Community BlogWhat Do We Owe Each Other?
Six weeks after my son, Abraham, was born, our financial advisor encouraged us to set up a 529 college savings account for him. We would make a recurring monthly deposit into the account and slowly save up for his college education. It made financial sense to do it, our advisor explained, because the money you put into a 529 isn’t taxed.
I hung up the phone with our financial advisor. I felt conflicted. A few years back I had read Chuck Collins’ book Born on Third Base: A One Percenter Makes the Case for Tackling Inequality, Bringing Wealth Home, and Committing to the Common Good. Collins claims that 529 savings plans are one way our tax code perpetuates inequality. When folks set money aside, he says, it takes away from the nation’s tax revenue for higher education – funds could otherwise be spent redistributing resources, investing in public colleges, or otherwise making a decent education available to more Americans.
Would my opening a 529 for Abraham make a difference? What could I do to make a positive impact on this injustice? What could the Jewish people do?
I’m going to ask Collins later this month, when he comes to Hebrew College as part of our week-long Hebrew College Winter Seminar: “What Do We Owe Each Other: Jewish Conversations on Equality and the Challenges of a Just Society.”
The week will include four public lectures:
“Ownership, Access, and the Question of Belonging: Towards a Just Land Ethic in America,” a conversation with Leah Penniman (pictured above), co-director and farm manager of Soul Fire Farm;
“Tainted Money: Jewish Philanthropy in a Troubled Time,” a conversation with Len Fishman, former CEO of Hebrew SeniorLife, and Rabbi Sara Paasche-Orlow, Director of Spiritual Care at Hebrew SeniorLife;
“Investing for Equity,” a Conversation with Aliana Pineiro, Impact Director for the Boston Impact Initiative (BII); and
“Income Inequality and the Problem of Inheritance,” a discussion with Chuck Collins, author of Born on Third Base—who inspired all of my 529 angst—along with Molly Schulman of Resource Generation and myself.
The question What do we owe each other? is at the core of Jewish text, jurisprudence, and theology. We care for the immigrant, the orphan, and the widow, not because we feel like it, but because we must. Torah understands that the web of mutual obligation that binds healthy human societies must extend beyond one’s own children. But later rabbinic tzedakah guidelines are also very clear: giving to family is a higher priority than to nonfamily, the closer the gift is to you the better. The Talmud even records a takkana (legislation) that one should not give away more than 20 percent of one’s own wealth, lest one become dependent on others (Ketubot 50a). But what about the other 80 percent?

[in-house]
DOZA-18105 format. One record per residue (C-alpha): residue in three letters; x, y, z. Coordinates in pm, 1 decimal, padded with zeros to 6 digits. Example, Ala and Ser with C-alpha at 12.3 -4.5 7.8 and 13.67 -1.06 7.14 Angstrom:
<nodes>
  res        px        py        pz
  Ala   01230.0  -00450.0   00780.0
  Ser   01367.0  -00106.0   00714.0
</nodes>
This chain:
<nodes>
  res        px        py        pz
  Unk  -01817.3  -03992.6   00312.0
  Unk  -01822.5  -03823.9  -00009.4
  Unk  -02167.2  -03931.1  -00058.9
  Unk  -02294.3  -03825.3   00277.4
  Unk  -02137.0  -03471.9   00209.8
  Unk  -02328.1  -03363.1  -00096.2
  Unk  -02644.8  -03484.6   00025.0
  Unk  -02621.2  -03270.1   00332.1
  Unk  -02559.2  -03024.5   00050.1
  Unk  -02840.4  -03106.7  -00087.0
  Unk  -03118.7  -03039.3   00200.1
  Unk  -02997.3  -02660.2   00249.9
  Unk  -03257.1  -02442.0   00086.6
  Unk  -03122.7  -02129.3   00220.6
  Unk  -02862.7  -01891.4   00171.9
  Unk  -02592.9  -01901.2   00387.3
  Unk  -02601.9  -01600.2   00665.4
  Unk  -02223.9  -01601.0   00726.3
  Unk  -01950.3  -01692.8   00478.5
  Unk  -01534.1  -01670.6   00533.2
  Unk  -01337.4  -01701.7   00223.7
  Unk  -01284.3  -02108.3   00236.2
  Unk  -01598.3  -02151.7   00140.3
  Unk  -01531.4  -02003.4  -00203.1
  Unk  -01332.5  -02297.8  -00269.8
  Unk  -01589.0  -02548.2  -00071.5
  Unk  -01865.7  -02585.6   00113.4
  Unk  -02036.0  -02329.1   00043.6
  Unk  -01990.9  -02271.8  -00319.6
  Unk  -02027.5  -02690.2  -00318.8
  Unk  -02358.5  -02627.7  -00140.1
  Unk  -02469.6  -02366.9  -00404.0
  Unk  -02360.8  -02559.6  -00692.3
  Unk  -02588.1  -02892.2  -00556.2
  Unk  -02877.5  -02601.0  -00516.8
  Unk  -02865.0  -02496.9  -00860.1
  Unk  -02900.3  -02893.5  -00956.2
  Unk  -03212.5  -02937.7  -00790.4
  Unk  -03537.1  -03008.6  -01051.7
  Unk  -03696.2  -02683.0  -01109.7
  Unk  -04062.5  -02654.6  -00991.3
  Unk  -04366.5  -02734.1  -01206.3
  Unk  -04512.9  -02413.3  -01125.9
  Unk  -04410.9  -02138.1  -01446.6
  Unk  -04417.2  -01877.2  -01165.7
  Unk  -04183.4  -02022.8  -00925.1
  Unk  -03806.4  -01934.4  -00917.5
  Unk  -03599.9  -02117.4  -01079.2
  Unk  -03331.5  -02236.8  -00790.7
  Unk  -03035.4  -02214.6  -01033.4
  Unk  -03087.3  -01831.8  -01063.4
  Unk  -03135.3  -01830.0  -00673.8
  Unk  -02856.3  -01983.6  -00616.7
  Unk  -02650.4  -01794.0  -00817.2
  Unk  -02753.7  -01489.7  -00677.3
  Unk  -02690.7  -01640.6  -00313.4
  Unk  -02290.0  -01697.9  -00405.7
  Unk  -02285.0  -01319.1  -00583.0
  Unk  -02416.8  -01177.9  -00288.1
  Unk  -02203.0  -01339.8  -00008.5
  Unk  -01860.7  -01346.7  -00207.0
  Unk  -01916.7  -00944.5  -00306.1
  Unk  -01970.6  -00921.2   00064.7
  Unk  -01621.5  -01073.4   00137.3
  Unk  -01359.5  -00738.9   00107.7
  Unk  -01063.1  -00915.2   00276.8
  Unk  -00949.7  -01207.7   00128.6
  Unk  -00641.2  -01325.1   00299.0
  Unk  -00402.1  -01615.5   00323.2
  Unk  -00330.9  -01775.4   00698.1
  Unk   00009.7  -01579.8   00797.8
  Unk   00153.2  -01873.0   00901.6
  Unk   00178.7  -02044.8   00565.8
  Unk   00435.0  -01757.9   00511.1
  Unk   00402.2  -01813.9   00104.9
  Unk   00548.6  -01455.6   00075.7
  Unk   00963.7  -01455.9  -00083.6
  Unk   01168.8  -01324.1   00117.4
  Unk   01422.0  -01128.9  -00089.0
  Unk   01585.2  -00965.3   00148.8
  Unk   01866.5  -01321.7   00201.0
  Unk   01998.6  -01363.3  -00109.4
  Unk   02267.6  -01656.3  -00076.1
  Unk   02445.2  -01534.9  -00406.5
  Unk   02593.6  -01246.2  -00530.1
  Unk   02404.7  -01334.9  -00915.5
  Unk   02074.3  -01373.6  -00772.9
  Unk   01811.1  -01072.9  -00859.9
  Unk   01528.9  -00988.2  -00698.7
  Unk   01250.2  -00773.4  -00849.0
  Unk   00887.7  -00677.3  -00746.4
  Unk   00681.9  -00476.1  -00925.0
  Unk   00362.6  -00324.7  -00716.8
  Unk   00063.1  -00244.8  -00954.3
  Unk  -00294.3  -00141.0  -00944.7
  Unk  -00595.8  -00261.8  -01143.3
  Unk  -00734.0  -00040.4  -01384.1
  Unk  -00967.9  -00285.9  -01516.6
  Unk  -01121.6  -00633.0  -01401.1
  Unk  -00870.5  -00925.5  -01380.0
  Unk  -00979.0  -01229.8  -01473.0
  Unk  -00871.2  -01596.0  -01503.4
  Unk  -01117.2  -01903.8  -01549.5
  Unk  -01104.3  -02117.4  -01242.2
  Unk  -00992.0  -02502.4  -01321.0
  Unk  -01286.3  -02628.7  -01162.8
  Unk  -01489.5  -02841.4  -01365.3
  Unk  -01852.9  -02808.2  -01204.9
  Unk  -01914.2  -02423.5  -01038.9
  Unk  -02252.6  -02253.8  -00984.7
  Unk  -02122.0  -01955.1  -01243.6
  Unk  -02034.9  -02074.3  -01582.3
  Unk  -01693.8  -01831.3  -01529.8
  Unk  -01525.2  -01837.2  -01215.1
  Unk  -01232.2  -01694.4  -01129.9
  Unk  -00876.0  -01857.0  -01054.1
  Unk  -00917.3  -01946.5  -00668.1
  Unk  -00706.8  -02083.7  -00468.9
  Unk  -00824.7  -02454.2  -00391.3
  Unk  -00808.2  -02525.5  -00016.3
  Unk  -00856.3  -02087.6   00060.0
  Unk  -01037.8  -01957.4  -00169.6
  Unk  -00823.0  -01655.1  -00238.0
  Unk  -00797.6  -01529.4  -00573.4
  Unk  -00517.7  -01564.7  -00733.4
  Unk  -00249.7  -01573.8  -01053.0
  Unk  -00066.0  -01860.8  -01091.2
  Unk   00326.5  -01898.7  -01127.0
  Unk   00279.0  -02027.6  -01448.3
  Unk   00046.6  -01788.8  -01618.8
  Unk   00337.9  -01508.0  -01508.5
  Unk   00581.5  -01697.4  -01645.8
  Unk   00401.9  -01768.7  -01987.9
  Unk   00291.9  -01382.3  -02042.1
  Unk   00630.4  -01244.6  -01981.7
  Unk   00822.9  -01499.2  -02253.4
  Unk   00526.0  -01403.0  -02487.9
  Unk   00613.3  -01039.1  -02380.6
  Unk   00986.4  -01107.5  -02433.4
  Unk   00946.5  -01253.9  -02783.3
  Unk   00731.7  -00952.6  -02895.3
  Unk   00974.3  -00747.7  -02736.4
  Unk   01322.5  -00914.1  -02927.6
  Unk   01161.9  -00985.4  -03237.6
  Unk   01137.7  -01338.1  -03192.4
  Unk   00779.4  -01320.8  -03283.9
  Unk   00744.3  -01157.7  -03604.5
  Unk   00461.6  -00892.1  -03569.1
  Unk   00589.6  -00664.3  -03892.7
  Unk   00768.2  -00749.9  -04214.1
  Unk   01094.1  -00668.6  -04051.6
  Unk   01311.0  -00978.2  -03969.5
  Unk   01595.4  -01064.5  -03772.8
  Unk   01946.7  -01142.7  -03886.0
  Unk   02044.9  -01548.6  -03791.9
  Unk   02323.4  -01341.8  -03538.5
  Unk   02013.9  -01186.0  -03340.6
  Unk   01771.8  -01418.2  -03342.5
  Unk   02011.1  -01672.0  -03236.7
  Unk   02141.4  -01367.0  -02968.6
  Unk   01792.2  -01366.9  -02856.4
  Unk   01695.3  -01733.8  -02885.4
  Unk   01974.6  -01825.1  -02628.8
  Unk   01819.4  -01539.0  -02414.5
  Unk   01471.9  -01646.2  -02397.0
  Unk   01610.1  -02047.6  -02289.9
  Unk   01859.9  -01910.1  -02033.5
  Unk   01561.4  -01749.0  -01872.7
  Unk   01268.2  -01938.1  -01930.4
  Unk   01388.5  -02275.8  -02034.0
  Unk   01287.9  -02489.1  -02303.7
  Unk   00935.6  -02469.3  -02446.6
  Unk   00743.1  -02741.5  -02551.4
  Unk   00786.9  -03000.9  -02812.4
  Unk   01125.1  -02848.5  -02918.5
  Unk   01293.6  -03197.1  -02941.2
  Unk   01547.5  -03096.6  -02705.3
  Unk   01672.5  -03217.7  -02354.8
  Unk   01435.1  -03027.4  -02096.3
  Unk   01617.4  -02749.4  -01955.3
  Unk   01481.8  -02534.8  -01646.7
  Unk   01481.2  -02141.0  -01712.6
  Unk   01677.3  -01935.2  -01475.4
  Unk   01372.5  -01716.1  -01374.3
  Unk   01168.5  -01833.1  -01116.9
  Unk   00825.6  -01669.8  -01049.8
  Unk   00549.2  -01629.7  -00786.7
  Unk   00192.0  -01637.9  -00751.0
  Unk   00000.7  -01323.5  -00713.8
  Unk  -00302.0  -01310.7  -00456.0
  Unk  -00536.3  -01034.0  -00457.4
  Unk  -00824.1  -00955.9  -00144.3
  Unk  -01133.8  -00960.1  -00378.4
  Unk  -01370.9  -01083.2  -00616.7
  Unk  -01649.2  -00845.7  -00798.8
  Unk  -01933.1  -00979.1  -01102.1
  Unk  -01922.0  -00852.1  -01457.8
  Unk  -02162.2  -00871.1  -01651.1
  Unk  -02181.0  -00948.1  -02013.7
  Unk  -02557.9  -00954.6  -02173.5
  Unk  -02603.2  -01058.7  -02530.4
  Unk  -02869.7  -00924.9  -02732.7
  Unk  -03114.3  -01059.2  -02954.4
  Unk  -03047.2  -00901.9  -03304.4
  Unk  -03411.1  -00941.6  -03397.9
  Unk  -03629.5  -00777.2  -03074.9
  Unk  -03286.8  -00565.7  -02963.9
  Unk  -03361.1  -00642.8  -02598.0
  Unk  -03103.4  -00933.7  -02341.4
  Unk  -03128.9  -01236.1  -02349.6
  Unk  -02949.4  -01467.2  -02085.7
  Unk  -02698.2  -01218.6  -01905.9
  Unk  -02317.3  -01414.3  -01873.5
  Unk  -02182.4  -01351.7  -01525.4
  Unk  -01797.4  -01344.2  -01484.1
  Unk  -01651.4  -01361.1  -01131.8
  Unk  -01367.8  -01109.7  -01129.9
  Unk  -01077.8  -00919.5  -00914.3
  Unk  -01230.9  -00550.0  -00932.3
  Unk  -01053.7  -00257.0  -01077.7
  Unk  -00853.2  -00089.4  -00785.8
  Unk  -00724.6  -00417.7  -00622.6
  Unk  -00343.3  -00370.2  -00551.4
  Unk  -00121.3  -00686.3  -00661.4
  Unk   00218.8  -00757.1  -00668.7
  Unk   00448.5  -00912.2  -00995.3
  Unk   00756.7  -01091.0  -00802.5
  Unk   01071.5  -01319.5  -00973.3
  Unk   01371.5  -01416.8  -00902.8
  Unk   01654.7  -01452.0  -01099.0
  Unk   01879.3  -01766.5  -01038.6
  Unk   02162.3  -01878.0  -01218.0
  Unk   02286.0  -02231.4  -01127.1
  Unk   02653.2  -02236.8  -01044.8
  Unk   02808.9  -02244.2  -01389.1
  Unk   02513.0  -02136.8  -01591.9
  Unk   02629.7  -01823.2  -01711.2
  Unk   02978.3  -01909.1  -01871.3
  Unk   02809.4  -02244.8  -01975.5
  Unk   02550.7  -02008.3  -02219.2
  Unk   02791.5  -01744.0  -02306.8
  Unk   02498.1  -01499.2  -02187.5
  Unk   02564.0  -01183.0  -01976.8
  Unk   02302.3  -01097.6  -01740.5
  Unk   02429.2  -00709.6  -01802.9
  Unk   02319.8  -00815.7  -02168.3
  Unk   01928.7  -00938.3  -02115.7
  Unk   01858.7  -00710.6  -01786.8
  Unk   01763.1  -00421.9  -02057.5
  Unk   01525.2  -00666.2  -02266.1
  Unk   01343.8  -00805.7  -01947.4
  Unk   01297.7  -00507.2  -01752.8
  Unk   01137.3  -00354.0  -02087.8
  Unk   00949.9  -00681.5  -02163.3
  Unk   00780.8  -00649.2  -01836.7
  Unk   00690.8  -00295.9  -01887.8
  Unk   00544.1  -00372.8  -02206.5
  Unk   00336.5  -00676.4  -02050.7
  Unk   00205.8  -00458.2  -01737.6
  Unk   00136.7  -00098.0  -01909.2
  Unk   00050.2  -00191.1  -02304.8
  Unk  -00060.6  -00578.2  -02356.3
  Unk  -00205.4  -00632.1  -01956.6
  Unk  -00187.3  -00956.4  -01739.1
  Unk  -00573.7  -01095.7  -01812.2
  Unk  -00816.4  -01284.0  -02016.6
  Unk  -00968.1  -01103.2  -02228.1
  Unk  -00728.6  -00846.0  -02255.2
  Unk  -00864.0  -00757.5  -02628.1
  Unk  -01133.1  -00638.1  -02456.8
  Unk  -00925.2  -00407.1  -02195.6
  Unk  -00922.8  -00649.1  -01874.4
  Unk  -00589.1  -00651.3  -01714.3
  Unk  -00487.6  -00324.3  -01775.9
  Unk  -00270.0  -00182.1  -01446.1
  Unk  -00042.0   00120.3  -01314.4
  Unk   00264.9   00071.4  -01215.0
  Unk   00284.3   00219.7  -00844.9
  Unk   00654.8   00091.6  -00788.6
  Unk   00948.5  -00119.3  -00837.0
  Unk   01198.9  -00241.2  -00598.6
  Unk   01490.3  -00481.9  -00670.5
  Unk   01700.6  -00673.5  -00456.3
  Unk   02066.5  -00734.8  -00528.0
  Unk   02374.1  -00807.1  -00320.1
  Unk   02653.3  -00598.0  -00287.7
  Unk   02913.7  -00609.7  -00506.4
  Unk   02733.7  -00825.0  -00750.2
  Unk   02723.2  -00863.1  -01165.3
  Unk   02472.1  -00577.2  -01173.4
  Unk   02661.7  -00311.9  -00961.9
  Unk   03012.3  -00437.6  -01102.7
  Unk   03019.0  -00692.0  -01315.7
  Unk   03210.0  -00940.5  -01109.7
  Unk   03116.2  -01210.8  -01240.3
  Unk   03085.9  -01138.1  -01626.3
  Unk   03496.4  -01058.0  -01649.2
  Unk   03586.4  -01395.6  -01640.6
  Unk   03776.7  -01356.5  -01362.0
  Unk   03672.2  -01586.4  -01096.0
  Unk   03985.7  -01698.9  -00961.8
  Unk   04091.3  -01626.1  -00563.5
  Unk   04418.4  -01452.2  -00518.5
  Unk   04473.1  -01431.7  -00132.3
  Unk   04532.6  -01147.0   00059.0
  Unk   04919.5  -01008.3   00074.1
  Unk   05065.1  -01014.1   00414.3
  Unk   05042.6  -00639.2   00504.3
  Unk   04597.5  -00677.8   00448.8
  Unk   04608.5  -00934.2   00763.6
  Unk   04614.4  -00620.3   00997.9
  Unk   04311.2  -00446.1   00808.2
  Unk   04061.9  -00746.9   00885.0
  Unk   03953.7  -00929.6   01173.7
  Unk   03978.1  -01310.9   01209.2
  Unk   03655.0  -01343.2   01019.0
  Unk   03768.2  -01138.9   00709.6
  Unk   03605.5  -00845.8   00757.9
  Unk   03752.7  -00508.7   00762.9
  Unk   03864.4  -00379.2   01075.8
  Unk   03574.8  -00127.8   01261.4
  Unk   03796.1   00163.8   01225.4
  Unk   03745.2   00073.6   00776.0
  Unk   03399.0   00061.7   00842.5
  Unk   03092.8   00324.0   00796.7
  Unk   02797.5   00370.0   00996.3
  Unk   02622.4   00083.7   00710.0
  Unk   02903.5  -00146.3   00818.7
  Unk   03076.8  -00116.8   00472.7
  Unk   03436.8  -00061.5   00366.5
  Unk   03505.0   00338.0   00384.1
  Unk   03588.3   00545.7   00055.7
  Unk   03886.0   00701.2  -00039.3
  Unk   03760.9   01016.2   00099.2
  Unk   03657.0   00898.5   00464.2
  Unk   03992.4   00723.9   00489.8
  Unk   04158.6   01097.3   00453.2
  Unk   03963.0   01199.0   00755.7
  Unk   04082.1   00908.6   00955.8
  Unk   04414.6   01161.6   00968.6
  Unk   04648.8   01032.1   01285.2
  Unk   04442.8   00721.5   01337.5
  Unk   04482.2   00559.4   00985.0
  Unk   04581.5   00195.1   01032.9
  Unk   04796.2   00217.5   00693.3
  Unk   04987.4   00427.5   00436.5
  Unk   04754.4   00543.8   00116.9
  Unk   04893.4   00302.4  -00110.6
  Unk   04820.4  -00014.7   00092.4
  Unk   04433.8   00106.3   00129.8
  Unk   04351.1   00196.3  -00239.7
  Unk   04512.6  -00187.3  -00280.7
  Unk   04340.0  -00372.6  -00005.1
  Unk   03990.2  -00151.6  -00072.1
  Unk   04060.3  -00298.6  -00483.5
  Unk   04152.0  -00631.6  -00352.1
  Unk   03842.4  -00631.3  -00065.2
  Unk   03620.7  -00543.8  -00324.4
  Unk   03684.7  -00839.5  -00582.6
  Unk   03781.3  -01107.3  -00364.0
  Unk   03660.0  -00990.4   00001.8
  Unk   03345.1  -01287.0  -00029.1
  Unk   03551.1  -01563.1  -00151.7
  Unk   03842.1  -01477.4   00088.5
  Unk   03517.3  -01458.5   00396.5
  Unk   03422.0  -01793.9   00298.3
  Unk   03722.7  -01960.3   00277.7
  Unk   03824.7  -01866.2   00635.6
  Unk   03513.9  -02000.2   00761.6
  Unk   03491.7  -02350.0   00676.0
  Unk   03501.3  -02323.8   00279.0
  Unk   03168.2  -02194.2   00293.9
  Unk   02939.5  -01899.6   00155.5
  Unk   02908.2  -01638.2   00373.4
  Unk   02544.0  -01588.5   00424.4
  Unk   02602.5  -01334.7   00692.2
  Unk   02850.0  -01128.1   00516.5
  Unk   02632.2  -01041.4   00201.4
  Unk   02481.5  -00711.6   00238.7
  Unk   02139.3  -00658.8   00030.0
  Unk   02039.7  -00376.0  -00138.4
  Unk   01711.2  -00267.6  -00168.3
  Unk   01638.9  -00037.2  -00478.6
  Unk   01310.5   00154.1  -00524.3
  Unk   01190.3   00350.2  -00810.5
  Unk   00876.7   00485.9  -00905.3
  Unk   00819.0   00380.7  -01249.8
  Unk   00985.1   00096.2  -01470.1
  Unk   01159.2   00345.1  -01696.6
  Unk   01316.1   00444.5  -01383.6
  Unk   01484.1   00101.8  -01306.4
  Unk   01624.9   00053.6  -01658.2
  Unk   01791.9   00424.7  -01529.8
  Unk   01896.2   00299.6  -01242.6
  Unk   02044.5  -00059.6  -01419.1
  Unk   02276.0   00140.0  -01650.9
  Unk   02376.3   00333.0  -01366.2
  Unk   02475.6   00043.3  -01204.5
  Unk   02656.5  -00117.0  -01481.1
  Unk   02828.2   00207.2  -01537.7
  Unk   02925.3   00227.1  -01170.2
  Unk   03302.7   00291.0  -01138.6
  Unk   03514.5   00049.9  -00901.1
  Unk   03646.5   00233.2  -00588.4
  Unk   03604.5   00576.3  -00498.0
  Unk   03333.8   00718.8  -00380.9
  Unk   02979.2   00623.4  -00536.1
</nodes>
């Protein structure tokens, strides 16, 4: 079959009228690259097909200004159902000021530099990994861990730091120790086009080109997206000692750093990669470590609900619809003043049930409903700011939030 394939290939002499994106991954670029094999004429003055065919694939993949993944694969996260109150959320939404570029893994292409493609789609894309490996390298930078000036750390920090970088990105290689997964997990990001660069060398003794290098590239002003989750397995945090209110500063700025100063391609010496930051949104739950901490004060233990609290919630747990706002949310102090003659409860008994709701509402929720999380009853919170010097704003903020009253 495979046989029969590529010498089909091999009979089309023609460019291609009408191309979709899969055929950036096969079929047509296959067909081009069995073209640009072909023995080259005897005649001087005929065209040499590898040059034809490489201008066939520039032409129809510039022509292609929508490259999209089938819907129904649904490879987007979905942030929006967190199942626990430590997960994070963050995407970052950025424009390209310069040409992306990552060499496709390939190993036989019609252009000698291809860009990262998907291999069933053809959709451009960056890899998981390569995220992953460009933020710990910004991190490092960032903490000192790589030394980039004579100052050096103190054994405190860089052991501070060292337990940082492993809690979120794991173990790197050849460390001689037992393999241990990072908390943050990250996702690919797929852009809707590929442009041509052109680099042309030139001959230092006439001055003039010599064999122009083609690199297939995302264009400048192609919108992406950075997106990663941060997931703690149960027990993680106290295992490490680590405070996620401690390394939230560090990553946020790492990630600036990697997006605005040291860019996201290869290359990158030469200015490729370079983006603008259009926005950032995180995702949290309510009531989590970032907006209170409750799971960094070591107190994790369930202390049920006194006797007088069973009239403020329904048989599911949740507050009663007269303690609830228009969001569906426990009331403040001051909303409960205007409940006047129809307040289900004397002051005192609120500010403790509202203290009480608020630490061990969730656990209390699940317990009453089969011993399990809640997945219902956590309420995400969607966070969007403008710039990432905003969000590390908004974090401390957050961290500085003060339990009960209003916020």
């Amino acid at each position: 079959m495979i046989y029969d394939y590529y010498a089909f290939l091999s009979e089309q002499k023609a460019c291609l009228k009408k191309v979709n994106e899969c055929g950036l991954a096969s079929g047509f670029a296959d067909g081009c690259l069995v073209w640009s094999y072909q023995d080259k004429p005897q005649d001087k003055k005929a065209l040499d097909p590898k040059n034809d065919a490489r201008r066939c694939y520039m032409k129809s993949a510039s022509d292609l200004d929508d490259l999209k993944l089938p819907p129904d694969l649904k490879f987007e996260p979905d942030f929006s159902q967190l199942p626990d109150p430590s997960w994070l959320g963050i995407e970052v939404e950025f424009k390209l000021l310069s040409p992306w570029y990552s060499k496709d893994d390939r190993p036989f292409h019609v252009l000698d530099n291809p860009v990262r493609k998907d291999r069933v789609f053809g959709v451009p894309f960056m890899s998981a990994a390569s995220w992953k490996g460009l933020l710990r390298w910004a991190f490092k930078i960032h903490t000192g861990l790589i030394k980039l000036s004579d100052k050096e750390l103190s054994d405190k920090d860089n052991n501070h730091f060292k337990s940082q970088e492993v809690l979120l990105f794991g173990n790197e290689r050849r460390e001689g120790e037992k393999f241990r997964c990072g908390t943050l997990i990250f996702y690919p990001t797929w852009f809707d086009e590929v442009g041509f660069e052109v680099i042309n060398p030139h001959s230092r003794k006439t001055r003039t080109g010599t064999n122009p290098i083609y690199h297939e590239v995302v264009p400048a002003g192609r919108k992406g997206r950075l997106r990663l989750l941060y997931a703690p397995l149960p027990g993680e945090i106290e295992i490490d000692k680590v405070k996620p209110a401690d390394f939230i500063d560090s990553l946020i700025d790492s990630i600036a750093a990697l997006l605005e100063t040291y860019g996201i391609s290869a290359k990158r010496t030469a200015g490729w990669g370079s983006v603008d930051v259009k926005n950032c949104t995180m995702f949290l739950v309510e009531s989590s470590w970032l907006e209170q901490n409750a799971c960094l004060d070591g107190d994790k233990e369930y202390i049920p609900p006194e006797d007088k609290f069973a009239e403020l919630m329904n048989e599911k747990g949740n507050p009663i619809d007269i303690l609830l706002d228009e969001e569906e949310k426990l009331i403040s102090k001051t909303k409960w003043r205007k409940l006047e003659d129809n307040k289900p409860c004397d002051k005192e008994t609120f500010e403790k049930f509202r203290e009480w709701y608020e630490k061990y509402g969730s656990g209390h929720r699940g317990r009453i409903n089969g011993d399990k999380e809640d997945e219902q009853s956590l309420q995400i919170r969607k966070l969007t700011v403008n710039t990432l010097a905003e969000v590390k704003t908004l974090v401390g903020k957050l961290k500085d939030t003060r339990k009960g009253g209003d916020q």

Anthropologist and Occupy organizer Daniel Graeber says that in any human society, individuals are knit together in webs of “mutual care and obligation,” such that there will always be something we owe, and someone ‘in debt’ to us. But the question What do we owe each other? is particularly urgent when it is asked in a country where basic necessities like healthcare, housing, and education are available to some but completely out of reach to many. We may know intellectually that creating a more just society is better for everyone – including ourselves and our children — but for many, giving away our wealth or forgoing tax benefits still brings up fears of scarcity.
The other night, my husband Yotam and I were walking past the Target in Roslindale and saw an elderly black man lying in a puddle, his head straining to keep above the water. I knelt to speak to him. Yotam cradled his head and held his hand. He whispered, and we could make out the word “Ambulance.” Two other strangers stopped to see if they could help. As the ambulance pulled up and the EMTs jumped off, they called to the man by name. “I see him around here a lot,” said another young man who was stepping off his shift at Dunkin Donuts. What more could Yotam and I do? What could we all do?
There is no social safety net in the United States. When an American is alone and lying in a puddle in December, they can call 911 and go to an emergency room for warmth and a meal. Then they will be back on the streets again, dependent on the kindness of strangers. How do we make this right? How do we lean into giving up what we think we need for security, in order to build a society that is actually robust and more secure? If we trusted that we would have our fundamental basic needs taken care of no matter what, would that change our willingness to contribute to meaningful wealth redistribution?
As I agonized about the 529 for Abraham, I thought of the millions of children in our country who go to bed hungry or are undernourished — children who don’t have anyone starting 529’s for them. But I also thought about my great-grandfather Meyer (Max) Weller, who hid in an oven at age 14 to escape conscription in the Czar’s army. He fled Russia and never saw his parents again. If they’d had the chance, wouldn’t they have started a 529 for him? My people haven’t always been the haves. Wouldn’t my ancestors have wanted my baby to have the best?
Eventually we decided to open the 529. My parents made a gift to start it off, and my husband and I make a modest monthly contribution — at least for now. I continue to feel deeply conflicted. So I’m looking forward to the Hebrew College Seminar at the end of the month – to working through my own dilemma about how to respond to inequality in our country, to hearing how others respond to my predicament, to working together to come up with some solutions. I hope you will join us to dive in.
Rabbi Shoshana Meria Friedman, Rab`14 is Director of Professional Development for Hebrew College’s rabbinical and cantorial programs.